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Semiotics

sign signs relation object

Definition: Semiotics, or semiology, is the discipline that studies systems of signs.

One of the precursors of semiotic was a debate, around 300BC, between the Stoics and the Epicureans about the difference between “natural signs” (freely occurring in nature, such as the signs of a disease that were, for the Stoics, the quintessential signs), and “conventional” signs (those designed for the purpose of communication). The interest in signs resounded well with the philosophical interests of the late classic era and the middle ages; St. Augustine was maybe the first to see signs as a proper subject of philosophical investigation, and narrowed it to the study of signa data , conventional signs, an emphasis that was to be retaken and exacerbated in the late middle ages by William of Ockam and, in the early modern age, by John Locke.

The birth of modern semiotics is traditionally found in the work of Charles Saunders Pierce, and in Ferdinand de Saussurre’s Cours the linguistique générale.

Saussurre considers signs as composed of two elements: the signifier (more or less the phenomenological impression of the sign, such as the sound of a word), and the signified (roughly the mental object associated to the sign), and starts from the consideration that the relation between the two, that is, the signification relation, is arbitrary. There is nothing that makes the sequence of three letters /d/, /o/, and /g/ stand for the mental concept dog; as a matter of fact, different languages use different signifiers for the same signified (perro, chien, cane, hund, etc.). If the relation is arbitrary, then the only characteristic that allows us to identify “dog” is its difference from other signs of the language: “dog” is what it is because if is not bog , or dot or, for that matter, cat. This leads Saussurre to formulate the structuralist basis of his linguistics: in a sign system there are only differences, without positive terms.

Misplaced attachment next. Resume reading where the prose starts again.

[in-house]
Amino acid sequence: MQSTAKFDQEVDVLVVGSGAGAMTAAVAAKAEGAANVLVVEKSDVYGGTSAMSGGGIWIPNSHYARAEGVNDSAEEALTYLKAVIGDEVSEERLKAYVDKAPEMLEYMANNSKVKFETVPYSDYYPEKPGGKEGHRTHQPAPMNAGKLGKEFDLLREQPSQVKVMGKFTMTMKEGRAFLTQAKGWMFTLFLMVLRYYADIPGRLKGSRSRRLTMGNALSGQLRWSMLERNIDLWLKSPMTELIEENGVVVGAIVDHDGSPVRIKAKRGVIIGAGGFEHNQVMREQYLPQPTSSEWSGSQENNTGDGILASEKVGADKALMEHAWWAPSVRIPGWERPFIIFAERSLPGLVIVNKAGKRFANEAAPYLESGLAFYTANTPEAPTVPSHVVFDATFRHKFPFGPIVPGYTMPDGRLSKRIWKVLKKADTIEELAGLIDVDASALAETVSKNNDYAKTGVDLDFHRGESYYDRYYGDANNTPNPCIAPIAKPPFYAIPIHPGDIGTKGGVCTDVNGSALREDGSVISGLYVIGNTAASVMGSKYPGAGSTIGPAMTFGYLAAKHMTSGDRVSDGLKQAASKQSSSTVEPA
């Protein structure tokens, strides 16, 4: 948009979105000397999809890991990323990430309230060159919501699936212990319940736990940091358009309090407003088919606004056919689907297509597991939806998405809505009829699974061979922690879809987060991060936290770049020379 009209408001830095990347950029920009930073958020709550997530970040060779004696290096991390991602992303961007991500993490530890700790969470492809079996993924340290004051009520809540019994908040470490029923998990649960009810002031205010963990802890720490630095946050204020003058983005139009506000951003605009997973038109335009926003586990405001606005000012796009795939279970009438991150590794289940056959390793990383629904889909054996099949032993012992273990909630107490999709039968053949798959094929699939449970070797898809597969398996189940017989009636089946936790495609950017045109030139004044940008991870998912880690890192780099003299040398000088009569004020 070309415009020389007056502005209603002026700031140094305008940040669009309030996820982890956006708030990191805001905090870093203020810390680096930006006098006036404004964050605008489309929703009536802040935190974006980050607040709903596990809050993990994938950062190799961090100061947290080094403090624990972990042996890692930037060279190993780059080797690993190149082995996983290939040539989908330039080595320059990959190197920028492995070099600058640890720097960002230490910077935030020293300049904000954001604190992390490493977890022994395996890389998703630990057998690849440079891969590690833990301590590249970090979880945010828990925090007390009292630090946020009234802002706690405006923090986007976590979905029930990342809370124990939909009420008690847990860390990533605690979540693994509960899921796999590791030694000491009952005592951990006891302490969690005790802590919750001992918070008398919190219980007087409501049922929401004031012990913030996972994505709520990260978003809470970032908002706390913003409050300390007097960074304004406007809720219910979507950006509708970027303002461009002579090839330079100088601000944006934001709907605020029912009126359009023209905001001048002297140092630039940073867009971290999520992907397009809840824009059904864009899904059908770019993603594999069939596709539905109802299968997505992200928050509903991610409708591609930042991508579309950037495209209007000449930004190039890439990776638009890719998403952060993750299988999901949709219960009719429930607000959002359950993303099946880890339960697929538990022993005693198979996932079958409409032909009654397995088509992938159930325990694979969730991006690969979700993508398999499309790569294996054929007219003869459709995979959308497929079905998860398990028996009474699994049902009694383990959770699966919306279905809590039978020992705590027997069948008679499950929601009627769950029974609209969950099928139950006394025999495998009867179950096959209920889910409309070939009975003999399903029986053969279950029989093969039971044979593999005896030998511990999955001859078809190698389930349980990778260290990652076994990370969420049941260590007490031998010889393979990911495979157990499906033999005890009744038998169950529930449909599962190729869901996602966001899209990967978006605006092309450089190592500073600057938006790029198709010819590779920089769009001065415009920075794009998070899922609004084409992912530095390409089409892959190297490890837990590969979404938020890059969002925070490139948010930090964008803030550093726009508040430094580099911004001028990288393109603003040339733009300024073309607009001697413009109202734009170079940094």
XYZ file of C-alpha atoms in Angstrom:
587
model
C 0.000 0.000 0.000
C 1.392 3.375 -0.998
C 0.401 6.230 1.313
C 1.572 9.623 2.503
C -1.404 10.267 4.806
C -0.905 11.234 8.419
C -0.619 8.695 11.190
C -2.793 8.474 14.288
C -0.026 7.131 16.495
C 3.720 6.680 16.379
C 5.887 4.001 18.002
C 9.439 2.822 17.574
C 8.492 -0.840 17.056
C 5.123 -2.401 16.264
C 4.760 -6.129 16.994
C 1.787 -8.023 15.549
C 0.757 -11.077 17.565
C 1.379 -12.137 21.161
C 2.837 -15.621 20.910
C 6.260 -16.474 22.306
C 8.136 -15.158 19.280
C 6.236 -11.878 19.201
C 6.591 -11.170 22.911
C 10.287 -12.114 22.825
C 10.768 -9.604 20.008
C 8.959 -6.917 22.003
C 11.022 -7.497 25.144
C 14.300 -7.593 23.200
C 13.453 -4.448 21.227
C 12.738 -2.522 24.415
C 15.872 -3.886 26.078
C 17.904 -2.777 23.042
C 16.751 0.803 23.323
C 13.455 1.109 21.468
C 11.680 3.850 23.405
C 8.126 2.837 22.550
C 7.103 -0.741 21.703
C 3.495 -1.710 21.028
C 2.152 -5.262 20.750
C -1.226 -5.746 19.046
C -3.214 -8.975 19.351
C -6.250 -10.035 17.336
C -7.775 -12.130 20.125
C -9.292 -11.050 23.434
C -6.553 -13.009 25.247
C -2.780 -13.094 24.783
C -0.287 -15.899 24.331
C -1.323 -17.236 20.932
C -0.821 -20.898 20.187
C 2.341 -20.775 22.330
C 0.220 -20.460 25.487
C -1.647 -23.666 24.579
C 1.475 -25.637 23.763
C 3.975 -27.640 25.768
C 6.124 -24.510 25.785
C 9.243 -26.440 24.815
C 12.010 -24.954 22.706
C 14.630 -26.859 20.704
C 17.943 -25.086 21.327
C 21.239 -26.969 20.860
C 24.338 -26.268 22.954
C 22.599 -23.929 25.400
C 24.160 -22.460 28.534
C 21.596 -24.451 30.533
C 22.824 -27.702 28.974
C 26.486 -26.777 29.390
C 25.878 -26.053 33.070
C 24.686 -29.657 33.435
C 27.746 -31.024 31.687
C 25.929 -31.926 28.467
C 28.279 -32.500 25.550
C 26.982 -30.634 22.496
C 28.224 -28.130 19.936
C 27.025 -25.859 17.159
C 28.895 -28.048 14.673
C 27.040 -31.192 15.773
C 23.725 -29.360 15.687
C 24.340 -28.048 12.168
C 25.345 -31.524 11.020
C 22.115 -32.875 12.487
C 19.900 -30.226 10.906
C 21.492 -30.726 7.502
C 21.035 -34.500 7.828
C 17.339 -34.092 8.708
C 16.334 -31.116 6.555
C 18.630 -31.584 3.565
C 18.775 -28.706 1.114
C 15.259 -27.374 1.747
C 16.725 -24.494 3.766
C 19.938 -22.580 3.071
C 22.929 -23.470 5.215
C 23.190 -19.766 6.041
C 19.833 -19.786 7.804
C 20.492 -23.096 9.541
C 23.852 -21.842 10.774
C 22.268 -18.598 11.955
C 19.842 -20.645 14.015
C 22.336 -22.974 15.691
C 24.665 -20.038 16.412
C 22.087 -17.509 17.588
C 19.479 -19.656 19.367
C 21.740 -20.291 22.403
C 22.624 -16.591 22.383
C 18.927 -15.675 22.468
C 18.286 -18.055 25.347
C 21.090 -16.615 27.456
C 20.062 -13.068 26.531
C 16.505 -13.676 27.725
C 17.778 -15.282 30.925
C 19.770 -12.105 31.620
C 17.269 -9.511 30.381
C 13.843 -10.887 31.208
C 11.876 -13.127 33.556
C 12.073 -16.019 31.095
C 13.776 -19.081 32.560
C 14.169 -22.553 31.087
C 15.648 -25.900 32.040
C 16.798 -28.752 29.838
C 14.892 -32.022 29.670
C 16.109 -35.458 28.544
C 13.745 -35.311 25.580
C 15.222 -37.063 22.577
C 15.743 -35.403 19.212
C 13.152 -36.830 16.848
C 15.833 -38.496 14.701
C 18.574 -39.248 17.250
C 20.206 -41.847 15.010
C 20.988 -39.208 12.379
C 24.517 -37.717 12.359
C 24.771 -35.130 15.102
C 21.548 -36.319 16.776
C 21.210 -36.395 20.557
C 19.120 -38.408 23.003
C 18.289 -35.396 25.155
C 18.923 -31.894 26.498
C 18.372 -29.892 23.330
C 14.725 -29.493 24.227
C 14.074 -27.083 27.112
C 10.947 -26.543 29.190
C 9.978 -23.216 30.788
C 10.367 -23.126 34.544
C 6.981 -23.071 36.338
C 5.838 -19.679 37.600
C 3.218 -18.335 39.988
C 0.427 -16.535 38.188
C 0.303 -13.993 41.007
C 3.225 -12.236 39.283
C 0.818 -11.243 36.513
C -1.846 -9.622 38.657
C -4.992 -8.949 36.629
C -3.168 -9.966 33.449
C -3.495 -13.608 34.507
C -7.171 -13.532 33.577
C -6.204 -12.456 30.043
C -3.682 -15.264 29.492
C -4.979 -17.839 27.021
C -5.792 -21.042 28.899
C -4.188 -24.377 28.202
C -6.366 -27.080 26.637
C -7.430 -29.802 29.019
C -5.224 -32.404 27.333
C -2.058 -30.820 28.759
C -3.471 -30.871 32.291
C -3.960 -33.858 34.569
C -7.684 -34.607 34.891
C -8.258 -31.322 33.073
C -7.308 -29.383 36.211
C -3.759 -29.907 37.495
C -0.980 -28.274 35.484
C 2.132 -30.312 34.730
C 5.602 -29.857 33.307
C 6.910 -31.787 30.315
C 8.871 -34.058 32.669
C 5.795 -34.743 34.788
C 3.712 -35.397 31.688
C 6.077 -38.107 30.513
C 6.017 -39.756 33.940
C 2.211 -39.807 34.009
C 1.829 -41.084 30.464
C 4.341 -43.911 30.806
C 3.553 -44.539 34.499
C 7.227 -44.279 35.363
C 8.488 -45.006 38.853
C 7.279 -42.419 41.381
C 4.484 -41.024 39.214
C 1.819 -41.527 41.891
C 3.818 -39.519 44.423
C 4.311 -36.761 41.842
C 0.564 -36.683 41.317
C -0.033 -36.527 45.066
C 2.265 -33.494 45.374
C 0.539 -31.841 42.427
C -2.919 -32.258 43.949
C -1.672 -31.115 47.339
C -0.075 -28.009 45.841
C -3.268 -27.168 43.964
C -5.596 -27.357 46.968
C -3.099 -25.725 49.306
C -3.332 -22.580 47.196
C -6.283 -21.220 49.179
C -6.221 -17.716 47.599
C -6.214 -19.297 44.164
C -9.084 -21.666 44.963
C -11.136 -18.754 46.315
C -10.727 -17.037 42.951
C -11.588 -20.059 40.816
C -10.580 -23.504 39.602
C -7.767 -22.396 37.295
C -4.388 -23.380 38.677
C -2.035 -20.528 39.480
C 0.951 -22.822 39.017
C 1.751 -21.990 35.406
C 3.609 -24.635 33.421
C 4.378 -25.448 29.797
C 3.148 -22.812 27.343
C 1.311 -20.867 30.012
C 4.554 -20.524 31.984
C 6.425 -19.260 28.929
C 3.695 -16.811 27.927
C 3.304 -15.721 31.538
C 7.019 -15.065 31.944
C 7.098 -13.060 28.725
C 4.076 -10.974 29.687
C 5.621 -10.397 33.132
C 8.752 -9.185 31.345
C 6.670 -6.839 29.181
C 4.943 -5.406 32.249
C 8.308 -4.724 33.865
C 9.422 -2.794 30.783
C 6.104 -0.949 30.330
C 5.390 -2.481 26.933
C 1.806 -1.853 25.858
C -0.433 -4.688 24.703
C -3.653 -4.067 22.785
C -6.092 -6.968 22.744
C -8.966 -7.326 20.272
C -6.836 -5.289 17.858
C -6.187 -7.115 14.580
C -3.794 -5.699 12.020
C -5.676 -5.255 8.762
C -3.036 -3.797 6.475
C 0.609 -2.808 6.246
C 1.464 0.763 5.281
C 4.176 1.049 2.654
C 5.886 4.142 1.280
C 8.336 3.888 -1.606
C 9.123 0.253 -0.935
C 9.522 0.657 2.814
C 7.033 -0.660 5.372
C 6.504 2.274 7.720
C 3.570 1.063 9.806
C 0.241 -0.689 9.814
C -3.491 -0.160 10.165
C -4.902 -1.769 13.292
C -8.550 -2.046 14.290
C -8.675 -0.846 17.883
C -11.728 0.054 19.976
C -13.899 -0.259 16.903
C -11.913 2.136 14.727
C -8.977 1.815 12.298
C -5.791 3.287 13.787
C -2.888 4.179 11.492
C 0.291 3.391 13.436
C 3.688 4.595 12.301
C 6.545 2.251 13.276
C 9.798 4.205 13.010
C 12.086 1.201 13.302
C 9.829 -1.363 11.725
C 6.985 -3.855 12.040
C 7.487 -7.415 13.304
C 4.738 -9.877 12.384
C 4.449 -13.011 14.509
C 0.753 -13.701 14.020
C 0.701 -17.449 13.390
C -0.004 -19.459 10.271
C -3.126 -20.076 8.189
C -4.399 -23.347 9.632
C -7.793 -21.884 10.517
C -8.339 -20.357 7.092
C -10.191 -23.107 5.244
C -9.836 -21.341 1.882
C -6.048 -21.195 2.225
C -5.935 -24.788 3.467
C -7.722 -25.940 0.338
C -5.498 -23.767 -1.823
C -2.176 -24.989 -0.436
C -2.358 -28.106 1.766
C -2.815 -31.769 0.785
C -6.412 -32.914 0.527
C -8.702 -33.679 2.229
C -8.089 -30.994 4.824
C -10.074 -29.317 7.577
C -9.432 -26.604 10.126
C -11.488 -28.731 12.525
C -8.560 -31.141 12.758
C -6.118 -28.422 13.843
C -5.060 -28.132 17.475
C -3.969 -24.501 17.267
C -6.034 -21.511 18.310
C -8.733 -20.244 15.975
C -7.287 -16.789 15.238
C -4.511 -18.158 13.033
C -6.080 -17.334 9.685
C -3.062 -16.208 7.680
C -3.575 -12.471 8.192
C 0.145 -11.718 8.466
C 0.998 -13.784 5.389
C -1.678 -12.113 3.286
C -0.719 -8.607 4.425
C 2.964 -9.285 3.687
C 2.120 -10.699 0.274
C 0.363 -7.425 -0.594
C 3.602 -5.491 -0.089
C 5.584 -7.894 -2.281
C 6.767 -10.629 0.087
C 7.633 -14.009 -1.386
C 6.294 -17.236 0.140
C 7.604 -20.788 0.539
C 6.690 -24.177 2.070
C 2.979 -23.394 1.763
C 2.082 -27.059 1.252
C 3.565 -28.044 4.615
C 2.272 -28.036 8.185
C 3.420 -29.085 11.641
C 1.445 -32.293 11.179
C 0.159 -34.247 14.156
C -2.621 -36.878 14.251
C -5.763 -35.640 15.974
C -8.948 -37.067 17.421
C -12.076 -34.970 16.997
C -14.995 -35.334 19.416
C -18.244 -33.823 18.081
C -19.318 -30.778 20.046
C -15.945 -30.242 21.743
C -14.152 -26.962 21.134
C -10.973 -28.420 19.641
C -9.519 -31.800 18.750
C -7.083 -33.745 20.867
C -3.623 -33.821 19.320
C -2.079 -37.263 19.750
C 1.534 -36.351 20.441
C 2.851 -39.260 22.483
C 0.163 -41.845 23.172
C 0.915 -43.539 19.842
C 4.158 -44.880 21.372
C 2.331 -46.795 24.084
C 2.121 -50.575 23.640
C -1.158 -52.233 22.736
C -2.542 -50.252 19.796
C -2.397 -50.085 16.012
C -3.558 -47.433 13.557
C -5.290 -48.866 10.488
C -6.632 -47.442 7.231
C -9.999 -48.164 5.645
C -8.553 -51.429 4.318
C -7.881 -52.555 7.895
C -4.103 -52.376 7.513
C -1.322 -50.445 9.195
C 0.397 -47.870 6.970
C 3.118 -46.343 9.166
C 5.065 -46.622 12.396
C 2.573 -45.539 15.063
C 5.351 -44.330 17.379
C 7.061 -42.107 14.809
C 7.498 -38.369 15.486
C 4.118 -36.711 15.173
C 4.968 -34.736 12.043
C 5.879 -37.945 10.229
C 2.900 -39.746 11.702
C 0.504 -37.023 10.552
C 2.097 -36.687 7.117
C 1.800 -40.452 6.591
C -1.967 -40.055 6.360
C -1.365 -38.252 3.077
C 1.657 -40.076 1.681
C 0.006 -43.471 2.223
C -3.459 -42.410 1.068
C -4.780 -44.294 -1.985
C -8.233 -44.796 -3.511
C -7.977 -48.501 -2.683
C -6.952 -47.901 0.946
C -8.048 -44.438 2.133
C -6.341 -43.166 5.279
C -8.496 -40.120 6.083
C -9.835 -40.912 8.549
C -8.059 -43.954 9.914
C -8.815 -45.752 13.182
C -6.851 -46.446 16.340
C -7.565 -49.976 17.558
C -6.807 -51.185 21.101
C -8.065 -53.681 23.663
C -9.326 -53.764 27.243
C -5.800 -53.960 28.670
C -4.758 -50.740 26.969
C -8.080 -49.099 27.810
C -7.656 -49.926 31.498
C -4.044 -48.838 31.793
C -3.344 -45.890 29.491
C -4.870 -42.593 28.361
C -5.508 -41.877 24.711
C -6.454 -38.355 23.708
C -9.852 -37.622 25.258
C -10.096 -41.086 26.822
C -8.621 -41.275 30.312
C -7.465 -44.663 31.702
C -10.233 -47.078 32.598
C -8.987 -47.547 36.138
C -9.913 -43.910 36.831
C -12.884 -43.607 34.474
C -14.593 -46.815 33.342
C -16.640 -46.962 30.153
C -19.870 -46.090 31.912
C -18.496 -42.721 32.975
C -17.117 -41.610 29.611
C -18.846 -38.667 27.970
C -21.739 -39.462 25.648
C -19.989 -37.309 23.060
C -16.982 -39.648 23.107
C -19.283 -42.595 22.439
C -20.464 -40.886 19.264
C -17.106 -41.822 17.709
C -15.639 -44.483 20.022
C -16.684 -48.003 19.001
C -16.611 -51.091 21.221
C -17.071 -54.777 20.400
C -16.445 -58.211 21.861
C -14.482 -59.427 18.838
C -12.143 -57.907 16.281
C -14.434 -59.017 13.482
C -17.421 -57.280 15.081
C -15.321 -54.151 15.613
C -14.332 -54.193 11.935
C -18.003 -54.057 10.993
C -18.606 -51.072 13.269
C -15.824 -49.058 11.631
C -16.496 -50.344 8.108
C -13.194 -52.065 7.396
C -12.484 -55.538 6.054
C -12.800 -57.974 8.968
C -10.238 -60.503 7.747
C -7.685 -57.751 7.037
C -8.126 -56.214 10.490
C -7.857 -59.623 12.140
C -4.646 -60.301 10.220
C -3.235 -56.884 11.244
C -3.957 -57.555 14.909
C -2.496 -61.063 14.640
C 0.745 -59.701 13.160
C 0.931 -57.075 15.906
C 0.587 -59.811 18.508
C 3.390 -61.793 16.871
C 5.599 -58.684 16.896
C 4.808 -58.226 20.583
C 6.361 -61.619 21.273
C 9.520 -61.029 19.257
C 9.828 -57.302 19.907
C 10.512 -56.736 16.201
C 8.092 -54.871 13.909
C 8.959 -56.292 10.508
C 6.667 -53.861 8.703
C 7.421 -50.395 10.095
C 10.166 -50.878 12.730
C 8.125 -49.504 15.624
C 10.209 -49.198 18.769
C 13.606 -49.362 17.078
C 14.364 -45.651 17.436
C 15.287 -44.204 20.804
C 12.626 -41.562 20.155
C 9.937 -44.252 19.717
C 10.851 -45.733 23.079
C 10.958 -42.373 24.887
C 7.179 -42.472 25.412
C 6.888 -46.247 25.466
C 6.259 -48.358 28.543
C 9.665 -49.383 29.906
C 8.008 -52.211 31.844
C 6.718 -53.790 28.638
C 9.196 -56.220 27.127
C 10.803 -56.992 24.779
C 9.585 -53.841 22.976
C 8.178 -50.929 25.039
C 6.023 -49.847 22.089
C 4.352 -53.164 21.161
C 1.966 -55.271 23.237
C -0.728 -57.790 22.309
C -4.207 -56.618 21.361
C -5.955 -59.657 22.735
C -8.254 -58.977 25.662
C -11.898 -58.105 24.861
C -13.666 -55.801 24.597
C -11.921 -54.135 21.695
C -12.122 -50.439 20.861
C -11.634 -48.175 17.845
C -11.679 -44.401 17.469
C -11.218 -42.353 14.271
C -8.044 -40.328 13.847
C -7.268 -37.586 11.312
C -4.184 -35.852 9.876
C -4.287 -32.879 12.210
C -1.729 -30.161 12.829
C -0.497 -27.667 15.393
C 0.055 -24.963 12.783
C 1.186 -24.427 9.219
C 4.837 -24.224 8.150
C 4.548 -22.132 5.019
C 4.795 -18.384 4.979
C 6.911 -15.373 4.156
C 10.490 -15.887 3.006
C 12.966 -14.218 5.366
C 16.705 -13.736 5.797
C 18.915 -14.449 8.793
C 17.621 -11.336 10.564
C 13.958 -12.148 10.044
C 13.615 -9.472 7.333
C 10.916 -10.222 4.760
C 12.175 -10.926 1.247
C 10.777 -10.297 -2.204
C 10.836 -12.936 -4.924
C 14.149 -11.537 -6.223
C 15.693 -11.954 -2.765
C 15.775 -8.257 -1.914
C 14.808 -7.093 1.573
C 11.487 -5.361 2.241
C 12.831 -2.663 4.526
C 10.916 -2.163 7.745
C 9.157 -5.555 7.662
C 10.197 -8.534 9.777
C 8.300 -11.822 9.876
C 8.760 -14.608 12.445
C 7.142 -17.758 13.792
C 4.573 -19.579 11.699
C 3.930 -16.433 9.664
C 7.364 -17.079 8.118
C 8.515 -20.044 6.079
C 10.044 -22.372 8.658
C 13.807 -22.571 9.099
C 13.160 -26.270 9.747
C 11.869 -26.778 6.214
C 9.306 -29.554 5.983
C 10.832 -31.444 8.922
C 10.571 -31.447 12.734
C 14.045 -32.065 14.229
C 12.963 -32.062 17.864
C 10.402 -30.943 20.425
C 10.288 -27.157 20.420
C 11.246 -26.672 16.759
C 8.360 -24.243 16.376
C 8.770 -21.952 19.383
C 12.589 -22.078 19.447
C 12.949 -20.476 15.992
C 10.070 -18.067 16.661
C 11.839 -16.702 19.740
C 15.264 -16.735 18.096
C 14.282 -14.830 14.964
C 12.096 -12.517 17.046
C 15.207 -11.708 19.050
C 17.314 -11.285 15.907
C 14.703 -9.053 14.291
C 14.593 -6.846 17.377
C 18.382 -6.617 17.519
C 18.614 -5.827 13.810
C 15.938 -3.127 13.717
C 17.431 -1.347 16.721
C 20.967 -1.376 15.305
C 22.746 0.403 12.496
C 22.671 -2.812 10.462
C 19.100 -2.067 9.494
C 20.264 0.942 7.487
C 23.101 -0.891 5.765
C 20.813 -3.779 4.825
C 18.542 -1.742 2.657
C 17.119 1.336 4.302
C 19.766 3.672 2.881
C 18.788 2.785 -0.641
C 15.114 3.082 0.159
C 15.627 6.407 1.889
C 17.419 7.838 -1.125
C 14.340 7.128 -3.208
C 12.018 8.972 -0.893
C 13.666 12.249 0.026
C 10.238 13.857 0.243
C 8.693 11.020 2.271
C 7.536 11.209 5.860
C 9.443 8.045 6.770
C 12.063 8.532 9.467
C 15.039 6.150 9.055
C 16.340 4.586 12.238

Saussurre divides the field of semiotics along two main axes: one is the difference between la langue and la parole . La langue refers, more or less, to the linguistic system in which the speech acts are possible, while la parole is the study of the individual speech acts. Saussurre claims that the proper goal of linguistics (and, by extension, of semiotics) is the study of la langue. The other distinction is between the diacronic study of language—the study of the changes and evolution of language in time—and its synchronic study—the study of the linguistic system “frozen” at an instant in time. In this case, Saussurre claims the synchronic study as the proper object of linguistics.

Saussurre recognizes two important classes of relations between signs, which he calls syntagmatic and paradigmatic . In a phrase such as “the cat is on the mat,” the signs “cat,” “is,” or “mat,” stand in a syntagmatic relation: they are related by juxtaposition and their relation contributes to the meaning of the phrase. On the other hand, one could, in the same syntagmatic structure, replace “cat” with “dog” or “mat” with “couch.” Replaceability constitutes a paradigmatic relation. This can be represented in a schema where the horizontal relations are syntagms, while the vertical are paradigms.

Charles Saunders Peirce developed his “semeiotic” independently of Saussurre and with a less linguistic perspective. He considers a sign as composed by three elements: a representamen (the material component of the sign), an object (more or less corresponding to Saussurre’s signified), and the interpretant . The concept of the interpretant is difficult, and it must be stressed that the Peircean interpretant is not the “interpreter,” but can be seen, roughly, as the proper significant effect of the sign, a sign in the mind that is the result of the meeting with the sign.

This sign can in itself have an interpretant, which has an interpretant, and so on to generate the process that Pierce calls unlimited semiosis . Unlimited semiosis is only a potential, of course, since at one point the necessities of practical life demand that the interpretation stops. A mathematician could say that unlimited semiosis is a converging series, an idea with which Peirce would, in all likelihood, substantially agree.

Peirce considers three classes of signs, which he classifies depending on the relation between the sign and its object: a sign is iconic if it signified by virtue of its similarity with an object (as in the case of a picture of Bishop Tutu, which “means” Bishop Tutu); it is indexical if it stands in a causal relation with its object (as in the case of the smoke being a sign of fire, or of red dots on the skin being a sign of measles); it is symbolic if the relation between the sign and its object is arbitrary (as in the case of language).

This is the best known of Peirce’s triadic distinctions, but his system is more complex: at the level of the representamen a sign can be a qualisign (a representamen made up of a quality, e.g. a color), a sinsign (a representamen made up of an existing physical reality, e.g. a road sign on a specific street), or a legisign (a representamen resting on a law, e.g. the sound of a referee in a football match). At the level of the object, the sign can be, as seen, an icon, an index, or a symbol. At the sign of the interpretant, a sign can be a rheme (the sign is represented as a possibility, e.g. a concept), a dicent (the sign is represented as a fact, e.g. a descriptive statement), or an argument (the sign is represented as a reason, e.g. a proposition).

These categories interact and overlap in signs.

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